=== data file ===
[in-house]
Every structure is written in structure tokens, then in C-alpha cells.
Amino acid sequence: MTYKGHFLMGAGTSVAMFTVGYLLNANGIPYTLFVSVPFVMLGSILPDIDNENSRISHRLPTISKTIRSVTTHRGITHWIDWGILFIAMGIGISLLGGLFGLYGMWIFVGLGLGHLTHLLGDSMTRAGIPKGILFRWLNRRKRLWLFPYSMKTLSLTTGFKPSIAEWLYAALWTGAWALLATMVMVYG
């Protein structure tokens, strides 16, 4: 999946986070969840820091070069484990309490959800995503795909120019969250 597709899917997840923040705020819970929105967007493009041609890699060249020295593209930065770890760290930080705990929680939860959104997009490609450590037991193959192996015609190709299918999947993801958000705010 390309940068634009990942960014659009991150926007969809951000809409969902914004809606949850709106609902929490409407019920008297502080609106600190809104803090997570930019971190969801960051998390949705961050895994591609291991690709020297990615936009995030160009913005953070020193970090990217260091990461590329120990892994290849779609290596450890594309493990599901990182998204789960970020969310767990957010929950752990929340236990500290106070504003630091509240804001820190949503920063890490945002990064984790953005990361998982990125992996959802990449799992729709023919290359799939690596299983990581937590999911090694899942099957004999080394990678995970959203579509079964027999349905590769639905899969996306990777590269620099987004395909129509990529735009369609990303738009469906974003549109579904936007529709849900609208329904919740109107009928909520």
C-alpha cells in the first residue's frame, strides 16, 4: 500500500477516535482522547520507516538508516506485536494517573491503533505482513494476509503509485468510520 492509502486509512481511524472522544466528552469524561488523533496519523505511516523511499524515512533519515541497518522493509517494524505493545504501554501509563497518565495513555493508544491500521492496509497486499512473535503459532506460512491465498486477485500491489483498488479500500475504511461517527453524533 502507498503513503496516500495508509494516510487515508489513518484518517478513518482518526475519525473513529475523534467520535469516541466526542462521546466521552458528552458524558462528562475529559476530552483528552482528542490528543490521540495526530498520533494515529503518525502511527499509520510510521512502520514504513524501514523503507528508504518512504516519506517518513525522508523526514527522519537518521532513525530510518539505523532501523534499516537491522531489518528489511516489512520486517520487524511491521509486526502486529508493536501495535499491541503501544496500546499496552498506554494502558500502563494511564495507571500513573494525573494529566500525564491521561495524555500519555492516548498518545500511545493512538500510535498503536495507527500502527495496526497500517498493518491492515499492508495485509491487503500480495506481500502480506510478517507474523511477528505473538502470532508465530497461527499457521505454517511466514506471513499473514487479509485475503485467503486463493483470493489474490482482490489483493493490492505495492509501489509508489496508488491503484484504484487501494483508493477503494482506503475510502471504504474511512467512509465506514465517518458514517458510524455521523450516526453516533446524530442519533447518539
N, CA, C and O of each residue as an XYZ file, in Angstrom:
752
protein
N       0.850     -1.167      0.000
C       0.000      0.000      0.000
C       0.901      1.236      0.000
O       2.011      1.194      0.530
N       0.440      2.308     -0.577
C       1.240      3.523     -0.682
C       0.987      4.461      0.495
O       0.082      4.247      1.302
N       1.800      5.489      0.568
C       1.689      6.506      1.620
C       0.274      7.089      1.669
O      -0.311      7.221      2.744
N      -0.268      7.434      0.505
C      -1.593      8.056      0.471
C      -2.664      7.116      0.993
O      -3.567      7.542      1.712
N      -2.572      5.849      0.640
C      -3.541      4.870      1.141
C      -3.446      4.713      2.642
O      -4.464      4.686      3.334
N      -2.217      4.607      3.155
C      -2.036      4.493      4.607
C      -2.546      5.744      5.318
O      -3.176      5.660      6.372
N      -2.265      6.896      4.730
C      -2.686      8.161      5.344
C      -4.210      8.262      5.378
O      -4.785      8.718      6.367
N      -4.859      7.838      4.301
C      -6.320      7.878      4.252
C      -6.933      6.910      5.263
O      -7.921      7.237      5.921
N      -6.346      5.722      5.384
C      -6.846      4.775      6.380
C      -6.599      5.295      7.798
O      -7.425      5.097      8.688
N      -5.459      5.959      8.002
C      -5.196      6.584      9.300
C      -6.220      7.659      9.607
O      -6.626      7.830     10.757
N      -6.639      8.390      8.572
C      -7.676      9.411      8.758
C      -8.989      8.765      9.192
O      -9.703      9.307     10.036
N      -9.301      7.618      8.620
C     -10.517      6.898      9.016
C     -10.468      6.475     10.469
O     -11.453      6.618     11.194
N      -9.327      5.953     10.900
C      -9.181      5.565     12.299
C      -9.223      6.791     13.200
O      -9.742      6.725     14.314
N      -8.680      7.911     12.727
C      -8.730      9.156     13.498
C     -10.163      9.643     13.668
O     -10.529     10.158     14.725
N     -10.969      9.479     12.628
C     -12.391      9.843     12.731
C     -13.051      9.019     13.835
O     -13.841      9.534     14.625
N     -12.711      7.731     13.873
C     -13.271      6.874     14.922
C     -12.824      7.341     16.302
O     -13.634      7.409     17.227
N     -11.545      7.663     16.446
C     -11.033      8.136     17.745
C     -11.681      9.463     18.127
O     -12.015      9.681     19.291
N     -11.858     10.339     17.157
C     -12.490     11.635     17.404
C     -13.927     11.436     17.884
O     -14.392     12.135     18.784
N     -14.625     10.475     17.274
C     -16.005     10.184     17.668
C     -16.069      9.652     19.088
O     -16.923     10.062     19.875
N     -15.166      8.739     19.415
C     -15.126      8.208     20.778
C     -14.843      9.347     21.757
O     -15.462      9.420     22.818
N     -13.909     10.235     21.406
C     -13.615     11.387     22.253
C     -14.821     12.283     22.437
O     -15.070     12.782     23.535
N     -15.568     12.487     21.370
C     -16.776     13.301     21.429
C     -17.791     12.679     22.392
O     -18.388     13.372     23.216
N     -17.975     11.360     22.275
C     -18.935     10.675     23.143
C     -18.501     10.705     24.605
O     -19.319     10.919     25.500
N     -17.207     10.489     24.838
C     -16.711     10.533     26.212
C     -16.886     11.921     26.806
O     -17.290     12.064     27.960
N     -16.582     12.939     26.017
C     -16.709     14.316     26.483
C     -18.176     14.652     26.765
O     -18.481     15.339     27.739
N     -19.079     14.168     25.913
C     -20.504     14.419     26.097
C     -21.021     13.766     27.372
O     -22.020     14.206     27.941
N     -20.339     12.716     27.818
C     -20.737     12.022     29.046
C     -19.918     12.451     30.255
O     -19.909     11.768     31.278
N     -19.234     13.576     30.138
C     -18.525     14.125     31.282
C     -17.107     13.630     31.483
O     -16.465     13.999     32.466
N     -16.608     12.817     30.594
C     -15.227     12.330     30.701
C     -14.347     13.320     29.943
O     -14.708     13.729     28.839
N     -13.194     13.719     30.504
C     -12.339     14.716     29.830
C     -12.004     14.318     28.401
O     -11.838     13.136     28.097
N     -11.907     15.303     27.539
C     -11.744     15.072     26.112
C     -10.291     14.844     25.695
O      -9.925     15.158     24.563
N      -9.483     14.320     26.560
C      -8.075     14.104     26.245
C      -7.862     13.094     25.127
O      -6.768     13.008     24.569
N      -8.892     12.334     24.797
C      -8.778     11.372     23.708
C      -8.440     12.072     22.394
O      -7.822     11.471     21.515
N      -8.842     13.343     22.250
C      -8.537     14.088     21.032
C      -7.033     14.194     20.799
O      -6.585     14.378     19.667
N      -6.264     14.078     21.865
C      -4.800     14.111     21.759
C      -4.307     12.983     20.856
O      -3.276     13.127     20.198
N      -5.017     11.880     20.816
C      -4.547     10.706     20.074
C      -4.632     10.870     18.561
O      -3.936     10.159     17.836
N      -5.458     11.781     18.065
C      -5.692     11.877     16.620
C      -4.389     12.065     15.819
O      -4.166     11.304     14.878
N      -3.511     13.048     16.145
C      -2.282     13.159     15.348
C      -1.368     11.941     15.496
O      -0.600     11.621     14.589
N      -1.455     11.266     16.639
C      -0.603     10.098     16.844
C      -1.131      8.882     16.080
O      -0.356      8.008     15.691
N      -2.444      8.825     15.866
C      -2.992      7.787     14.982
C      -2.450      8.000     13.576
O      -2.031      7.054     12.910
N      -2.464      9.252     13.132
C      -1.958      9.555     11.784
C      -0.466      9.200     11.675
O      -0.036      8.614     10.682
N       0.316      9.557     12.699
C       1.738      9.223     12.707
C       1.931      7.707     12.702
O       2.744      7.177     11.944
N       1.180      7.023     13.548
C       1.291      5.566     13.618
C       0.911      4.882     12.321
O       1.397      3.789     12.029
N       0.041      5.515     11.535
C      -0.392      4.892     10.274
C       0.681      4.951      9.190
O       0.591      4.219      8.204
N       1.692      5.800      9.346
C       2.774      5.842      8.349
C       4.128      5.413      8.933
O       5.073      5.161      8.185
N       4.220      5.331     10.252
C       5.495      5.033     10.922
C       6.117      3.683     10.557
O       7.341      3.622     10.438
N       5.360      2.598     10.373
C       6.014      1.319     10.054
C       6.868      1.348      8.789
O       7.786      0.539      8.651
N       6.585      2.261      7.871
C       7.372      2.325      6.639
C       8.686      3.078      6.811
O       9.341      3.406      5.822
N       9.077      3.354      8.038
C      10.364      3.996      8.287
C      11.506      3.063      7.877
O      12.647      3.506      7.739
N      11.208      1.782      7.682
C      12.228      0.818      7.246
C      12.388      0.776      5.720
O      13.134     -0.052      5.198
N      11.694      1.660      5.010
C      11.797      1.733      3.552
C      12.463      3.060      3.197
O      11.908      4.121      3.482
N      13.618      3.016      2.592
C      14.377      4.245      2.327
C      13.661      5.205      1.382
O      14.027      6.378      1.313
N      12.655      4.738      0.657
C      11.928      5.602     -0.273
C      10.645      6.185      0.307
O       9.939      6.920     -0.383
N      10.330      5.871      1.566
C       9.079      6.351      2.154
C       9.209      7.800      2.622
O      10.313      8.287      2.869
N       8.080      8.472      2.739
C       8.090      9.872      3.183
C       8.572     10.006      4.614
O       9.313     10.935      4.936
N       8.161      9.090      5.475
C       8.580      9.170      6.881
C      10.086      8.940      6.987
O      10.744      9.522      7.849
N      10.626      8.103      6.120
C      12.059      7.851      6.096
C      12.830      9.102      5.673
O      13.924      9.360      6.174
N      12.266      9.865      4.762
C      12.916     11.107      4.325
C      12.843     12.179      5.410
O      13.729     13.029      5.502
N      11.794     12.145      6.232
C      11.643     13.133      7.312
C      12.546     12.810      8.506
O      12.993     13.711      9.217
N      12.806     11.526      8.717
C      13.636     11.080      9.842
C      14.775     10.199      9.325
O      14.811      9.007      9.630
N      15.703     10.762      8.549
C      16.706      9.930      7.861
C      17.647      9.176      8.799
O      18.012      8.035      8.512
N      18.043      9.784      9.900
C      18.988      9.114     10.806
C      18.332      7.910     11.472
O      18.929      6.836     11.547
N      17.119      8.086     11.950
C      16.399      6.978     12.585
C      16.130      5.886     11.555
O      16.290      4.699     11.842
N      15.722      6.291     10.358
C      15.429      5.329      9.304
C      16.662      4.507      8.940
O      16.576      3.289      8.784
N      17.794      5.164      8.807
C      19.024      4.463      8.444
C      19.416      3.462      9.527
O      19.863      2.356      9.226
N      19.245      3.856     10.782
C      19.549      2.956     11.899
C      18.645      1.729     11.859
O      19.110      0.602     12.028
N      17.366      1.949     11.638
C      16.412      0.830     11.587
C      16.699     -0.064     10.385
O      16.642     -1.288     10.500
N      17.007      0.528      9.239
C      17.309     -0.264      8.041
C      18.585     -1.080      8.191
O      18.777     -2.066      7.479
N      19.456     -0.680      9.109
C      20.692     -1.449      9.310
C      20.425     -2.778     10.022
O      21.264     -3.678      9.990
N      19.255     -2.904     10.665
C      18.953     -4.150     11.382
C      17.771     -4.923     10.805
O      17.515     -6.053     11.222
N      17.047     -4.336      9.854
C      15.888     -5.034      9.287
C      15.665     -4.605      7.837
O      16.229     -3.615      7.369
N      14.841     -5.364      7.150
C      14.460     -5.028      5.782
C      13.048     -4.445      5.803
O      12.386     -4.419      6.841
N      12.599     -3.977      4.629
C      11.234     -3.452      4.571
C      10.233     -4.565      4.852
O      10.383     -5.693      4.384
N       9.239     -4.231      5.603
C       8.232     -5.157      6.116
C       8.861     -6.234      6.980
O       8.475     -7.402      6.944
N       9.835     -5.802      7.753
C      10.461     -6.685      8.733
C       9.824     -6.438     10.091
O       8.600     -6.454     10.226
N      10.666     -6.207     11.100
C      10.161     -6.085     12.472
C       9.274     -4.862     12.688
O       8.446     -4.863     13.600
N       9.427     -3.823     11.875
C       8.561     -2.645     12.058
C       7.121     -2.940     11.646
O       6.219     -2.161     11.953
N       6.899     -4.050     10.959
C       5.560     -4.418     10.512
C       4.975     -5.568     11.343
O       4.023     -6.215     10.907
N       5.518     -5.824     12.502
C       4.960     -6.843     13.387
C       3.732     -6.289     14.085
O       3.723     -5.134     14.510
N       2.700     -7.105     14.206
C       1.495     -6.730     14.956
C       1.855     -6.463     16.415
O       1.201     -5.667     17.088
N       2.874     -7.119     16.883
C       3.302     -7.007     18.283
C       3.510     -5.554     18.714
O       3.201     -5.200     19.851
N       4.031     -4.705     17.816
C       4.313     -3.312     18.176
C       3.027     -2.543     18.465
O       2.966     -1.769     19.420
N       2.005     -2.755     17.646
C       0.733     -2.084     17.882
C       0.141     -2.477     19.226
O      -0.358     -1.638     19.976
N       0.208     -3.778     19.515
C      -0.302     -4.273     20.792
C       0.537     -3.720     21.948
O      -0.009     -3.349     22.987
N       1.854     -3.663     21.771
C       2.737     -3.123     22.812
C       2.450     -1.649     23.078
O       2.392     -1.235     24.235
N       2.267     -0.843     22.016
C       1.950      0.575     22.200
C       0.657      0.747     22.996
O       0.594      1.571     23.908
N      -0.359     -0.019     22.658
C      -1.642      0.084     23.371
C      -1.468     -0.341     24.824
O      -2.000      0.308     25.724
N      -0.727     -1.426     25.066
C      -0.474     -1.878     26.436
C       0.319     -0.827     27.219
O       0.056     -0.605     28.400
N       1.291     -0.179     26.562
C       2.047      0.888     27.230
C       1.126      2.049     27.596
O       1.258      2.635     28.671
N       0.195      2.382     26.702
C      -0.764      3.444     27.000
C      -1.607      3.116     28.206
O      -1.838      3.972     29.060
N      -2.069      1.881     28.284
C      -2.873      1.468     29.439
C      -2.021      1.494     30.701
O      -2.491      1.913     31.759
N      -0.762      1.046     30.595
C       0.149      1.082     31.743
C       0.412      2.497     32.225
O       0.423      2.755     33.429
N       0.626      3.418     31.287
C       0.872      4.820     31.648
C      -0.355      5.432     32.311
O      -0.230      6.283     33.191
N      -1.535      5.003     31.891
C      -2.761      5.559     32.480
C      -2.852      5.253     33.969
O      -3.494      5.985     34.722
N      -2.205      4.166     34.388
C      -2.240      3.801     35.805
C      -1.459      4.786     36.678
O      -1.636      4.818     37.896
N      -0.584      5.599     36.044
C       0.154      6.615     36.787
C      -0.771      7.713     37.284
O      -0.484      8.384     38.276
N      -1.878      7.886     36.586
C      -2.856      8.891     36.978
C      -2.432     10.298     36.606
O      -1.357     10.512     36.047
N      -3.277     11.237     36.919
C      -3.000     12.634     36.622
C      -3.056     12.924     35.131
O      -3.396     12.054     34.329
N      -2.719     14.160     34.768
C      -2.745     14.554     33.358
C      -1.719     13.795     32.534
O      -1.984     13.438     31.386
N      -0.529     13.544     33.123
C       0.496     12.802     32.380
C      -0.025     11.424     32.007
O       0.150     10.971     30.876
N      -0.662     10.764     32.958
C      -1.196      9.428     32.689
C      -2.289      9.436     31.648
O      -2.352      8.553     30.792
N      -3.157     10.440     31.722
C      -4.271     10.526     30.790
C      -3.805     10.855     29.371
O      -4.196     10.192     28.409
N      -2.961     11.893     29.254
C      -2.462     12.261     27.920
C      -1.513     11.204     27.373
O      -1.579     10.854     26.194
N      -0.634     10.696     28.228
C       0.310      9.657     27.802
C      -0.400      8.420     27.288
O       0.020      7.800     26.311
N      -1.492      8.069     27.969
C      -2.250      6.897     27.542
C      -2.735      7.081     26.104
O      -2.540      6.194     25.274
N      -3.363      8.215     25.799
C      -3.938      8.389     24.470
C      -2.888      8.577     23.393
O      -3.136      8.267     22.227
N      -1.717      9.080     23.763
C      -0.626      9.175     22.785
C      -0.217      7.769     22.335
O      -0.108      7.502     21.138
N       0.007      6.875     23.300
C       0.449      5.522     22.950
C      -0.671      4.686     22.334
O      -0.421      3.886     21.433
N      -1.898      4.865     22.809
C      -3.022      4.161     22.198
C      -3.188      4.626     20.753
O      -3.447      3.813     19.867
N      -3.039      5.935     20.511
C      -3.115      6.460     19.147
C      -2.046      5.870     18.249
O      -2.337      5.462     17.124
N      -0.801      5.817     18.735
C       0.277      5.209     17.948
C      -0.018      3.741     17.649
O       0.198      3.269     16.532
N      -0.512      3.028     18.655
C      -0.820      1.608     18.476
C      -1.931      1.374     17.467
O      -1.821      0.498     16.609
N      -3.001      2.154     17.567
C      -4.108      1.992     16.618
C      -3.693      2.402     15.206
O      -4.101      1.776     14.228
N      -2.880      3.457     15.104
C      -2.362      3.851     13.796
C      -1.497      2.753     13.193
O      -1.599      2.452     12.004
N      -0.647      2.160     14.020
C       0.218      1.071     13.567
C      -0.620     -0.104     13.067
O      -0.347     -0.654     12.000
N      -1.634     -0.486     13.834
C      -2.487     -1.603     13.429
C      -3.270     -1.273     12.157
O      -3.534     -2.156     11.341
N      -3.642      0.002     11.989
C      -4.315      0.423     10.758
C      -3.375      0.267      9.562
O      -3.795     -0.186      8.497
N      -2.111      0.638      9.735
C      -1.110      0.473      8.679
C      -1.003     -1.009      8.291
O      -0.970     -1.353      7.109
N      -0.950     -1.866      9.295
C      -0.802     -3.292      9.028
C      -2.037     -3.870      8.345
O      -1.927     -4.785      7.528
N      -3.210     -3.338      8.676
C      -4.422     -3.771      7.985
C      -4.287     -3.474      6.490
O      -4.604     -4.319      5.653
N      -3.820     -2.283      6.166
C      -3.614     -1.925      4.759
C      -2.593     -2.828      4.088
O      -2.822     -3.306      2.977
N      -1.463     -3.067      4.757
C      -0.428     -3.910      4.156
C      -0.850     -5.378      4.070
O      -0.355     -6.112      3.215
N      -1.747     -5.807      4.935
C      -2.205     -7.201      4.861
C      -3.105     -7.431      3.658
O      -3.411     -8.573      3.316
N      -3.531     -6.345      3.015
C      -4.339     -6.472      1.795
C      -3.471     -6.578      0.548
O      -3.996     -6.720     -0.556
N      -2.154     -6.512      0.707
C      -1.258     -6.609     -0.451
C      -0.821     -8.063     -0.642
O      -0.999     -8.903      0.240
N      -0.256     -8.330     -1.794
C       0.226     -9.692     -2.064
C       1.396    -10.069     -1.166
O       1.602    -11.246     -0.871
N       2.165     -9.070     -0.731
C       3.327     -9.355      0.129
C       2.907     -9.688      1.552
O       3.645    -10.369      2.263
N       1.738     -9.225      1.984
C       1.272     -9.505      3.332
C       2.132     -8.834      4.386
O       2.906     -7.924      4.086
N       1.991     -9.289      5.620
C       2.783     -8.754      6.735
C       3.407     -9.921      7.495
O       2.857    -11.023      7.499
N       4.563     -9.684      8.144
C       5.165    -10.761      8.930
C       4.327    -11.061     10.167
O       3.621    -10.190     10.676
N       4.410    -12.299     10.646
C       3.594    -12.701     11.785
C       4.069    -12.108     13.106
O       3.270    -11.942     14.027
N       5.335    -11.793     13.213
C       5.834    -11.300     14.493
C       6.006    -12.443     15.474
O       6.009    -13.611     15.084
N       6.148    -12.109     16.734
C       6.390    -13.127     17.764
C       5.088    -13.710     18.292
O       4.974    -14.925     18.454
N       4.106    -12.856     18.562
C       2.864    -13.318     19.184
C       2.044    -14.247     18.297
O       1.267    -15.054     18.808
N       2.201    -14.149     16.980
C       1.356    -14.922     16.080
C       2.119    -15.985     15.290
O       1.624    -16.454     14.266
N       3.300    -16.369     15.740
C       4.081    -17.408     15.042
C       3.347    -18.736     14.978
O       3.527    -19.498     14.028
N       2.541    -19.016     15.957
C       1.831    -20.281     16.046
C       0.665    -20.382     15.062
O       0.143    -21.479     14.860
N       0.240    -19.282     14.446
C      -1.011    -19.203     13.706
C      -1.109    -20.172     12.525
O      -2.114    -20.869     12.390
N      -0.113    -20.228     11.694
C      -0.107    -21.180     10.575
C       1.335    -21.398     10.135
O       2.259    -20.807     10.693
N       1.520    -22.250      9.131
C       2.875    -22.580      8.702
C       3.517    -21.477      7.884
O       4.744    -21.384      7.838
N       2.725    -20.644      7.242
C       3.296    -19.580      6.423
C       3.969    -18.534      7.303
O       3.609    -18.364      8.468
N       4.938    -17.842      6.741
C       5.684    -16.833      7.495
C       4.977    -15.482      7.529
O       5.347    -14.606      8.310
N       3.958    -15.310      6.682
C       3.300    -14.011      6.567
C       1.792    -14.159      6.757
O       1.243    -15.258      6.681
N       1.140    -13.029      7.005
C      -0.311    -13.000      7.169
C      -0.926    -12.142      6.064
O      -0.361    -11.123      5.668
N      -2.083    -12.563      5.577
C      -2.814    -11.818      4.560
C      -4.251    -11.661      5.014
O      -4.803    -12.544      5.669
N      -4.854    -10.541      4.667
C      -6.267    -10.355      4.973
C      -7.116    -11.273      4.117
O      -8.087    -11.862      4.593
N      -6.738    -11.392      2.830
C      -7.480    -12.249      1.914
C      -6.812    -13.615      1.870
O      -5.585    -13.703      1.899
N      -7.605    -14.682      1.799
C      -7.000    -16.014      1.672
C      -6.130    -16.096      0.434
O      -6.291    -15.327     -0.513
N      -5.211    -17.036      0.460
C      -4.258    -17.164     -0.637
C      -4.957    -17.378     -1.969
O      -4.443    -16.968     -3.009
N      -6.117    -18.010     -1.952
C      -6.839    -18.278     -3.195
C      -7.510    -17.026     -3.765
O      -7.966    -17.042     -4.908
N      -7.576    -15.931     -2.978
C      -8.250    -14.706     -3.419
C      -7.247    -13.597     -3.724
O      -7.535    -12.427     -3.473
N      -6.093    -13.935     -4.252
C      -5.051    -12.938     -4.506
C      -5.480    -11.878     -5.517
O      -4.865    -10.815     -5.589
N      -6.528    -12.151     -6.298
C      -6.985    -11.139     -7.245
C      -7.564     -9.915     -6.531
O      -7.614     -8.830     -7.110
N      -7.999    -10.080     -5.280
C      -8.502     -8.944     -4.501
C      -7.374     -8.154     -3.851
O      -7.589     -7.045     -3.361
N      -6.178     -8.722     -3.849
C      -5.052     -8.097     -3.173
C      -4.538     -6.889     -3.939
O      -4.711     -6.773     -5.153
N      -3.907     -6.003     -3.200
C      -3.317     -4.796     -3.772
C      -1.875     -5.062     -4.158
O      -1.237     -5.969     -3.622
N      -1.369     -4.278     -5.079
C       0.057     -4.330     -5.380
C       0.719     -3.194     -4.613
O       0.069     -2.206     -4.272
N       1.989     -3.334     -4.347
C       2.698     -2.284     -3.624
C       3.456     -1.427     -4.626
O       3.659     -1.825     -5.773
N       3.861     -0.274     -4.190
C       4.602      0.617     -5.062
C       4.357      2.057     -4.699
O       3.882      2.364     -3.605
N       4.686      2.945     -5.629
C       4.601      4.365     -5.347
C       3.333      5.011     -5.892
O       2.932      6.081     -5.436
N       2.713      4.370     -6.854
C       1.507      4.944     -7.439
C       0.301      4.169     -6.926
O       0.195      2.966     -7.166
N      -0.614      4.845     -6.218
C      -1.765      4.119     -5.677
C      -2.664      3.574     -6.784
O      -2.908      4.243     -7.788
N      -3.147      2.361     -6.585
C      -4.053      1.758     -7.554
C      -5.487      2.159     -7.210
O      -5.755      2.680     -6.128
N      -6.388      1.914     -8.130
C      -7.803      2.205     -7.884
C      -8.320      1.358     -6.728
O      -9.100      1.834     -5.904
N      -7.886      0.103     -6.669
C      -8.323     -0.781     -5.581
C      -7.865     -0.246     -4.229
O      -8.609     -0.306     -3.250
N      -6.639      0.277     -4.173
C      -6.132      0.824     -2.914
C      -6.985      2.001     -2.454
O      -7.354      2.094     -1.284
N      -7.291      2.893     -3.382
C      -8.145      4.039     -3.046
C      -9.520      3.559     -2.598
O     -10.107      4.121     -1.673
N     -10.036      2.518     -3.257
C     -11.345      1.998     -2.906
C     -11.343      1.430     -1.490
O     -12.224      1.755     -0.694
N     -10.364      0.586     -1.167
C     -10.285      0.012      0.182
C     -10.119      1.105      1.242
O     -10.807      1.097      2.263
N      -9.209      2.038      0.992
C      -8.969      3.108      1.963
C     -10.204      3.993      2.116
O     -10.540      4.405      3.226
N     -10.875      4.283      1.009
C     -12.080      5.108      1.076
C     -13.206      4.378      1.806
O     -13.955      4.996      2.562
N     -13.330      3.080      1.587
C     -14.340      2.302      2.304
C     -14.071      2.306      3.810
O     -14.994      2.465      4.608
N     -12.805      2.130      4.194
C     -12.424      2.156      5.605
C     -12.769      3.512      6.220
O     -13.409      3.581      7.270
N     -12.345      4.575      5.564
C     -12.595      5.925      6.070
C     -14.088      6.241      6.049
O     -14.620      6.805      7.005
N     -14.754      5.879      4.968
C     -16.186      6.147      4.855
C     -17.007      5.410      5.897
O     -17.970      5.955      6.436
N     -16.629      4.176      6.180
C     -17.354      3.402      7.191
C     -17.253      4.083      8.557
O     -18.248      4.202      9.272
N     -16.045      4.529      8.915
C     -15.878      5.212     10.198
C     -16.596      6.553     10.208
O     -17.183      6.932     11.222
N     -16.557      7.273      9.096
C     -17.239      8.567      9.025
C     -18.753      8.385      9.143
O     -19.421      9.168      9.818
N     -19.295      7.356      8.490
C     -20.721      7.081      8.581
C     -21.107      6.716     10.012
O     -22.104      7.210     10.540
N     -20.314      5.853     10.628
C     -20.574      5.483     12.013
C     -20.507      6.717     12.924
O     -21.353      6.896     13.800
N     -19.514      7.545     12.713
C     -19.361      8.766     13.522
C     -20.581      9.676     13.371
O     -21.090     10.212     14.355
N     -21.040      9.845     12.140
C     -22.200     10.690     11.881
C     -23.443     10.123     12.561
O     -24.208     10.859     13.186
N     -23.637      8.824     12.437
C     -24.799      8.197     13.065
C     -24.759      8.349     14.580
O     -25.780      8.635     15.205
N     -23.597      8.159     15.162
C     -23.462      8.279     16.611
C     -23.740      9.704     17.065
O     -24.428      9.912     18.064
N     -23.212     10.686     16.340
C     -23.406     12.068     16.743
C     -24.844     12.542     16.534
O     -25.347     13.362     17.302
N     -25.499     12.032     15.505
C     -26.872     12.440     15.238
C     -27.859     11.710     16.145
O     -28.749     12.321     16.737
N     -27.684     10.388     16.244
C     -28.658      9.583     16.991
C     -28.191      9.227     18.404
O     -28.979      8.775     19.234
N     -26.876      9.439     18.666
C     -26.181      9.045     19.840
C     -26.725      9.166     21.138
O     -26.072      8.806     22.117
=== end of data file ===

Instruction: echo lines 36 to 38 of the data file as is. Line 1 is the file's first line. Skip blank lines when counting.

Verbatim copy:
O      -4.785      8.718      6.367
N      -4.859      7.838      4.301
C      -6.320      7.878      4.252